I’m rather jealous of Rich Johnson at Bleeding Cool right about now. He got his hands on pilot scripts for two potential super hero-based programs. (As opposed to Heroes or Smallville, because you can’t call yourself a super hero show without the costumes. Just saying. Does anyone call Buffy the Vampire Slayer a super hero show? Thought not.)
One is being looked at by NBC and is a drama, while ABC is looking at an Incredibles-style comedy. There are some minor spoilers in Rich’s postings, so I can only gather a minor opinion on the two shows. I’ll post my thoughts past “the jump” for those of you coming in on the home page. If you want to see them for yourselves, though, take a look at the articles for:
First, The Cape. I’ve been meaning to write an article about how capes are becoming an endangered piece of the super hero costume (itself becoming an endangered species–do you see any costumes on Heroes? More than one on Smallville?, but haven’t had the time. Based on Johnson’s description, it’s about an ex-cop who goes underground as a criminal, but is also forced to adopt a super hero identity when he’s believed dead, including by his family.
Hmm. I’m not so sure about that last part. I can see that going bad, as I would rather see a family factor added in, like they’re in on hiding them. Johnson brings up Robocop but I would also point at Spawn or Deathlok, so it’s been done. Or if his family had been killed but he survived. Then again, that would match The Punisher, Dark Justice, and some low-budget movie I saw on ION. I’m just not sure that, considering how marriage is getting slammed lately, I’m that interested in scenes where he sees his wife moving on and meeting another man, or his kids miserable without a dad, or stuff like that. I’ve seen it before. I haven’t seen a family that secretly helps one of the members fight crime that often.
At least “The Cape” (which by the way is a rather weak superhero name, so I’m hoping that get a rewrite) isn’t the only hero in the story. There’s also a “mystery blogger” that seems to get the info on bad dealings. On the other hand, we’re getting corrupt cops as a standard, rather than an episode plot. There better be some good cops in the mix, too. Batman and some stories set in New Orleans already get the bad cops (and wasn’t there a Sylvester Stalone movie with that plot?), as does Roger Corman’s The Black Scorpion. It may be a better show that it sounds, but it’s still Roger Corman.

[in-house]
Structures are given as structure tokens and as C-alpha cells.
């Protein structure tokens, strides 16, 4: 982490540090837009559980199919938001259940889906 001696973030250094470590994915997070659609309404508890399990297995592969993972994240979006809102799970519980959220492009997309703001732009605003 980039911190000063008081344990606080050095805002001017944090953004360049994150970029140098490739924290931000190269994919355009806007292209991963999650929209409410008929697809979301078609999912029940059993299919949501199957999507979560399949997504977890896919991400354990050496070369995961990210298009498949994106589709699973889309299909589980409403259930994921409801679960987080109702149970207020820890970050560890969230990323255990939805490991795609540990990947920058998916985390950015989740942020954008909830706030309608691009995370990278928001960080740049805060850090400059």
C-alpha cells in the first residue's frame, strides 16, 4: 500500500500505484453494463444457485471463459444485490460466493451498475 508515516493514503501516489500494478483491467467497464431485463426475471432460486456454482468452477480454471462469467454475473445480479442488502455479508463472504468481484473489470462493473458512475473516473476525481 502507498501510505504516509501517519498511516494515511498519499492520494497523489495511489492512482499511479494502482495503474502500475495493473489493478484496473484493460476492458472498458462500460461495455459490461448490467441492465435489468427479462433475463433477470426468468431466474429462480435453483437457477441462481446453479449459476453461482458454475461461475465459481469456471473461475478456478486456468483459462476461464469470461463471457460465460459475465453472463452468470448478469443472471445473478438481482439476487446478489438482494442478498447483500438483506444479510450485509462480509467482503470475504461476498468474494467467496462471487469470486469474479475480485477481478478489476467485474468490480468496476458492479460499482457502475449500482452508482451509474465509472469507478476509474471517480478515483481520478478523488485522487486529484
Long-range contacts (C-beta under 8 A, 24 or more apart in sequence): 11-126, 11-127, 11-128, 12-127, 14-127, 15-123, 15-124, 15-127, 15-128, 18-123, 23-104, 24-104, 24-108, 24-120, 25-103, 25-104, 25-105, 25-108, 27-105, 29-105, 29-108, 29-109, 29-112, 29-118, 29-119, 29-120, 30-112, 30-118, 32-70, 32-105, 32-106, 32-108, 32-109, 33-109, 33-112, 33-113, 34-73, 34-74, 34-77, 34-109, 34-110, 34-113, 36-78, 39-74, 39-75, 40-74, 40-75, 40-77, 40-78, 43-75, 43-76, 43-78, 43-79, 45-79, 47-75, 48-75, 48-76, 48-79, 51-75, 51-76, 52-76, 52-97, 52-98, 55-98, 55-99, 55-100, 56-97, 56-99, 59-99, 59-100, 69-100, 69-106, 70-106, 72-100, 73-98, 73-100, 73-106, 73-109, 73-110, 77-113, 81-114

This is only a rough script, and one with most of the spoilers removed, so I’m being overly negative. Parts of it do sound interesting, and I might check it out if it comes out.
And now for No Ordinary Family, which already has me curious by bringing in The Shield and Fantastic Four alum Michael Chiklis (you may also know him from The Commish, which is the only one of the three I can recommend). Frankly, Rich has me worried with this statement.
No Ordinary Family shares many traits with The Incredibles, but thematically they both choose to show a family that is in danger of falling apart with superpowers used to fill the gaps.
So, are we talking dysfunctional family? Because if this ends up being Married…With Children I’m going to have to hurt somebody. Or is it a family brought together because they now have powers? And do we get to see them fight crime, or is this more like My Secret Identity, where some of the episodes had Jerry O’Connell’s character dealing with a bad guy only because fate brought him into the situation, but never put on a costume. (Also, most of the episodes were about Jerry’s character going through normal life, but with super powers. I almost want to make a connection to Small Wonder here, but that’s probably too extreme an example. This show may actually have a budget and more than five sets.)
I’m actually less excited about this one than I am The Cape. Rich may compare it to The Incredibles, but unless Brad Bird is behind this show, I suspect that the heart and soul he poured into the Parr family (which Mark Waid, surprisingly, and Landry Walker, not surprising at all, have done a good job continuing) may be missing. Today’s sitcoms don’t seem to have the same emotions as sitcoms of the past. And that’s not just me being old. I send you back to my review of the pilot for Modern Family to explain my perspective.
Still, both shows are rough drafts of pilots in production. Things could change and both shows would surprise me. At least one show is going to have costumes. You usually don’t get that in a live-action show without “Power Rangers” somewhere in the title.